Studio Portrait, circa 1895.
This image of an unknown African-American lady is only three inches square. Hairstyle, necktie and jewelry indicate this was taken in the 1890s.
William Downey, Lillie Langtry, August 1885.
Source: National Archives UK
Portrait of a couple, cabinet card, circa 1895. Another Psyche Knot and check out his tie: it’s crochet.
Portrait of a Gentleman, cabinet card, circa 1894 by M.J. Berget, Minnesota. This is a chrysotype. The pink hue was caused by the use of colloidal gold in the process.
Unidentified couple and an enormous hat, circa 1903.
I love her dress, especially the velvet trimand the bodice detail. Really, though, I posted this for the hat. Can you see the two whole stuffed birds on that hat? Ah, fashion…
Rembrandt Peale (1778 – 1860) American artist and museum keeper.
A prolific portrait painter, he was especially acclaimed for his likenesses of presidents George Washington and Thomas Jefferson. Peale’s style was influenced by French Neoclassicism after a stay in Paris in his early thirties.
In July 1787, Charles Willson Peale introduced his son Rembrandt to George Washington, and the young aspirant artist watched his father paint the future president. In 1795, at the age of 17, Rembrandt painted an aging Washington, making him appear far more aged than in reality. The portrait was well received, and Rembrandt had made his debut.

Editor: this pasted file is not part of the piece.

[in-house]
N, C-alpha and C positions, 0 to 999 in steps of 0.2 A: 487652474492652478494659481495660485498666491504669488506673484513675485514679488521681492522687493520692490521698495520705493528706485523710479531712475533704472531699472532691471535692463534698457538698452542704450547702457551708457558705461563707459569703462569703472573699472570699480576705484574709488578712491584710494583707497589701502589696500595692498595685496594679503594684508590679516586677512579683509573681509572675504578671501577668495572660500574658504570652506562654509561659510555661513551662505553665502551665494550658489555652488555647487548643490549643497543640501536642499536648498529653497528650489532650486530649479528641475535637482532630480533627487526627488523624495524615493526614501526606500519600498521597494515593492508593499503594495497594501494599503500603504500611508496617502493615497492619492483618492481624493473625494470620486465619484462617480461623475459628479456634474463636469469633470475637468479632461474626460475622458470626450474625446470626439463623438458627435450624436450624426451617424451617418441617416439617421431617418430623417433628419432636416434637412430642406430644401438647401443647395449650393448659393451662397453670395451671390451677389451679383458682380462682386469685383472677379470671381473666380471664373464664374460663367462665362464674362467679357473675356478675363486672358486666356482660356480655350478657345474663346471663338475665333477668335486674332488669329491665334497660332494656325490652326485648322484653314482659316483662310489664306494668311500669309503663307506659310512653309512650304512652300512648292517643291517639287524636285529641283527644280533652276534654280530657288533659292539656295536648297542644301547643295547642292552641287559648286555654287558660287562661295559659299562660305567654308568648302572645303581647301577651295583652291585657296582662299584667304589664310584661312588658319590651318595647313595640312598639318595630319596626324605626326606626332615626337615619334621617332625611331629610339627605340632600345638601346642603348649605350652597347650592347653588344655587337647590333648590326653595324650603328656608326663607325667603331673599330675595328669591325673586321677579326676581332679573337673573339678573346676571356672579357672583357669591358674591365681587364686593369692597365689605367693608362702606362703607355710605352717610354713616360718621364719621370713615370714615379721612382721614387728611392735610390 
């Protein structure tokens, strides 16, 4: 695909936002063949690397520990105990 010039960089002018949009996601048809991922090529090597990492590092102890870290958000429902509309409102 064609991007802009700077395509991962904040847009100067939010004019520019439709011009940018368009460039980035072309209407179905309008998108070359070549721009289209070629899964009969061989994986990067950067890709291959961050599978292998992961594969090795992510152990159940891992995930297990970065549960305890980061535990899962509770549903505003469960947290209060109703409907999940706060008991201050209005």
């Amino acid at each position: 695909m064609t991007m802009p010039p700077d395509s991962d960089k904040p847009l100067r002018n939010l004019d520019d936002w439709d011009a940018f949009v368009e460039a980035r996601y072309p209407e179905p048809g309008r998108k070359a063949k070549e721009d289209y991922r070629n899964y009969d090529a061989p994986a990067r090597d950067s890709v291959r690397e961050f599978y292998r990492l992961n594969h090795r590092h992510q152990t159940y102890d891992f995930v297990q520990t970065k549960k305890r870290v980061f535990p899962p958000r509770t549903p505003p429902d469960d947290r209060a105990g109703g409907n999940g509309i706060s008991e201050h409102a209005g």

At the age of 20, Rembrandt married 22-year-old Eleanor May Short (1776–1836) at St. Joseph’s Catholic Church in Philadelphia. During their marriage, Rembrandt and Eleanor had nine children: Rosalba, Eleanor, Sarah Miriam, Michael Angelo, and Emma Clara among them.
In 1822, Peale moved to New York City where he embarked on an attempt to paint what he hoped would become the “standard likeness” of Washington.